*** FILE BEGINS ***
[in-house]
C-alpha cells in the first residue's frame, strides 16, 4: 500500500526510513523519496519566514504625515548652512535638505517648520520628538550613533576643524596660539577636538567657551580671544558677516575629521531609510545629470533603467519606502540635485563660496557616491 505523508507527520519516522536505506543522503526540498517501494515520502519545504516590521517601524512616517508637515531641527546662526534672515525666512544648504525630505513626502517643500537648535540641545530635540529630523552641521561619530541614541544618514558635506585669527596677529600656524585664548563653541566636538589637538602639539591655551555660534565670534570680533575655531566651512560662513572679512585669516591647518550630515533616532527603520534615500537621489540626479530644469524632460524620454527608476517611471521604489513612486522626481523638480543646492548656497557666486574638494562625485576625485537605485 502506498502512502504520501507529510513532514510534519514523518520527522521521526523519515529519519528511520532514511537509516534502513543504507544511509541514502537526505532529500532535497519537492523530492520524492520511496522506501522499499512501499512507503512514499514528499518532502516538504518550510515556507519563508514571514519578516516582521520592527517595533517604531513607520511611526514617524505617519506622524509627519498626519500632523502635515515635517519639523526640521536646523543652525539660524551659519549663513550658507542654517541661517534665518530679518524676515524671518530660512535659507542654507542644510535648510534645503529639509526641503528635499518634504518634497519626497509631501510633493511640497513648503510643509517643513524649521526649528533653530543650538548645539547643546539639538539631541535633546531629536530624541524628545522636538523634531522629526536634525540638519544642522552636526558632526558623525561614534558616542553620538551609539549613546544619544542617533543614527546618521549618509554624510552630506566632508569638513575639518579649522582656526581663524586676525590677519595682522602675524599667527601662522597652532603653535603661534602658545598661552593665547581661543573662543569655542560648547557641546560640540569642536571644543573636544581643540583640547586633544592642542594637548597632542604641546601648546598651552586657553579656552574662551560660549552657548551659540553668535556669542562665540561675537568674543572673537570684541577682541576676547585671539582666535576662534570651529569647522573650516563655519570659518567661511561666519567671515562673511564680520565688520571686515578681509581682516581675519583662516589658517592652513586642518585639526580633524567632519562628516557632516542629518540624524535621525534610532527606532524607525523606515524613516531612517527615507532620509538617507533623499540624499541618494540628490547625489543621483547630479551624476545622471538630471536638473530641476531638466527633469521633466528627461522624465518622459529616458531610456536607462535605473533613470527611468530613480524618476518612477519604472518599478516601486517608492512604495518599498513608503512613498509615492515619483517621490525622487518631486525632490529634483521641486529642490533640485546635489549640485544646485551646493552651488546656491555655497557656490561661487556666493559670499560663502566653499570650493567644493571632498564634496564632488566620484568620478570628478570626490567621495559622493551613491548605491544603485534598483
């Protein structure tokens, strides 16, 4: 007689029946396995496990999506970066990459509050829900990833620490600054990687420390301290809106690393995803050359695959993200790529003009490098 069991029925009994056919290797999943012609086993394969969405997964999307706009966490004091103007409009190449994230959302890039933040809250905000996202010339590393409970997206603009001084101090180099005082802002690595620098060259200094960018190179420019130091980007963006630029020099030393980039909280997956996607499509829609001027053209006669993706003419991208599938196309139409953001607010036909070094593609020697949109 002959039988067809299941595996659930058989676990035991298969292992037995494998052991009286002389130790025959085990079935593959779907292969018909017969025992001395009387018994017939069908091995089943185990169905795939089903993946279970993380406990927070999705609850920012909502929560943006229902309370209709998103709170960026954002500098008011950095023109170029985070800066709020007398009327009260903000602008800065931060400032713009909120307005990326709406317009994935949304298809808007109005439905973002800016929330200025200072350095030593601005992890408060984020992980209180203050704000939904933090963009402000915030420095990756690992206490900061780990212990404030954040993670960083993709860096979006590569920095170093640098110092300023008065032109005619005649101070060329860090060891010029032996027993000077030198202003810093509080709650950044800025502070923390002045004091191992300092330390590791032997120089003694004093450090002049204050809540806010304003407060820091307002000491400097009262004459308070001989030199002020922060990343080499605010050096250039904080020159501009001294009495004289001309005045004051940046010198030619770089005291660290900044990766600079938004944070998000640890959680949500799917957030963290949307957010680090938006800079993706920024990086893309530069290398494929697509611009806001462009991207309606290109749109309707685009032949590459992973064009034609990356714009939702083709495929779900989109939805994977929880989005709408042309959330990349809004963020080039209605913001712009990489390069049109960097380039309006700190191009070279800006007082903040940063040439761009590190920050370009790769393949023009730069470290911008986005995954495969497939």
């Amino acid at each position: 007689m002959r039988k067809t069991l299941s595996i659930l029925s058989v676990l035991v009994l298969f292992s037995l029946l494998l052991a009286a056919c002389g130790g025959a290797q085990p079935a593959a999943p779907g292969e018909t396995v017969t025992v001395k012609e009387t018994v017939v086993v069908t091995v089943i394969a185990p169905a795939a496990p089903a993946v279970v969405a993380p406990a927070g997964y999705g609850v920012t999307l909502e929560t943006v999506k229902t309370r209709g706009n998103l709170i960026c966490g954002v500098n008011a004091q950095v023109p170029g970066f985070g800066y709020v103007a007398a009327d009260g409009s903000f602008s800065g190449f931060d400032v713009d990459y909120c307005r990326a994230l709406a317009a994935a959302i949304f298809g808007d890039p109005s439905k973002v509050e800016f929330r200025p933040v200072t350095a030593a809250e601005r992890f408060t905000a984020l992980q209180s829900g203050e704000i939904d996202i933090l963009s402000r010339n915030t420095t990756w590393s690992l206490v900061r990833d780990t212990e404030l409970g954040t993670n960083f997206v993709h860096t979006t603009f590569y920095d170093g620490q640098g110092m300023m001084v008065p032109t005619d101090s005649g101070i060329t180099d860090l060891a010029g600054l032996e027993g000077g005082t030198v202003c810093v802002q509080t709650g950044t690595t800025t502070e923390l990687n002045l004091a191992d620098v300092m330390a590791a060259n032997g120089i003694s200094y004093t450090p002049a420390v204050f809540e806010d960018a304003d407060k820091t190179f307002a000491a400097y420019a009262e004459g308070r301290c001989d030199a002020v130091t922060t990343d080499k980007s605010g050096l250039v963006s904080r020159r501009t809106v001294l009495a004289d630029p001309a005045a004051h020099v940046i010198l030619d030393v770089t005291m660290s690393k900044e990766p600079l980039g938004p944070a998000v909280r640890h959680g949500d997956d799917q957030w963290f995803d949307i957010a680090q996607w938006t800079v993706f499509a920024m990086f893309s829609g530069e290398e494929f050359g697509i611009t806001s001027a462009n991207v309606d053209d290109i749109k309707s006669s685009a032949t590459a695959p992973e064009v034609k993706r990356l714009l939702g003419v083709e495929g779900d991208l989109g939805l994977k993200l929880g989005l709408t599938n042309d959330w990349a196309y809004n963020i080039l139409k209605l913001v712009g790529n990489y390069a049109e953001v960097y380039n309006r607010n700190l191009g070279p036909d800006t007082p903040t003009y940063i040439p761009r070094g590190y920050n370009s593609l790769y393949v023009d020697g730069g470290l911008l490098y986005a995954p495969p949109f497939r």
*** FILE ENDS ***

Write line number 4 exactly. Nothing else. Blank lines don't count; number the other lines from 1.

């Amino acid at each position: 007689m002959r039988k067809t069991l299941s595996i659930l029925s058989v676990l035991v009994l298969f292992s037995l029946l494998l052991a009286a056919c002389g130790g025959a290797q085990p079935a593959a999943p779907g292969e018909t396995v017969t025992v001395k012609e009387t018994v017939v086993v069908t091995v089943i394969a185990p169905a795939a496990p089903a993946v279970v969405a993380p406990a927070g997964y999705g609850v920012t999307l909502e929560t943006v999506k229902t309370r209709g706009n998103l709170i960026c966490g954002v500098n008011a004091q950095v023109p170029g970066f985070g800066y709020v103007a007398a009327d009260g409009s903000f602008s800065g190449f931060d400032v713009d990459y909120c307005r990326a994230l709406a317009a994935a959302i949304f298809g808007d890039p109005s439905k973002v509050e800016f929330r200025p933040v200072t350095a030593a809250e601005r992890f408060t905000a984020l992980q209180s829900g203050e704000i939904d996202i933090l963009s402000r010339n915030t420095t990756w590393s690992l206490v900061r990833d780990t212990e404030l409970g954040t993670n960083f997206v993709h860096t979006t603009f590569y920095d170093g620490q640098g110092m300023m001084v008065p032109t005619d101090s005649g101070i060329t180099d860090l060891a010029g600054l032996e027993g000077g005082t030198v202003c810093v802002q509080t709650g950044t690595t800025t502070e923390l990687n002045l004091a191992d620098v300092m330390a590791a060259n032997g120089i003694s200094y004093t450090p002049a420390v204050f809540e806010d960018a304003d407060k820091t190179f307002a000491a400097y420019a009262e004459g308070r301290c001989d030199a002020v130091t922060t990343d080499k980007s605010g050096l250039v963006s904080r020159r501009t809106v001294l009495a004289d630029p001309a005045a004051h020099v940046i010198l030619d030393v770089t005291m660290s690393k900044e990766p600079l980039g938004p944070a998000v909280r640890h959680g949500d997956d799917q957030w963290f995803d949307i957010a680090q996607w938006t800079v993706f499509a920024m990086f893309s829609g530069e290398e494929f050359g697509i611009t806001s001027a462009n991207v309606d053209d290109i749109k309707s006669s685009a032949t590459a695959p992973e064009v034609k993706r990356l714009l939702g003419v083709e495929g779900d991208l989109g939805l994977k993200l929880g989005l709408t599938n042309d959330w990349a196309y809004n963020i080039l139409k209605l913001v712009g790529n990489y390069a049109e953001v960097y380039n309006r607010n700190l191009g070279p036909d800006t007082p903040t003009y940063i040439p761009r070094g590190y920050n370009s593609l790769y393949v023009d020697g730069g470290l911008l490098y986005a995954p495969p949109f497939r």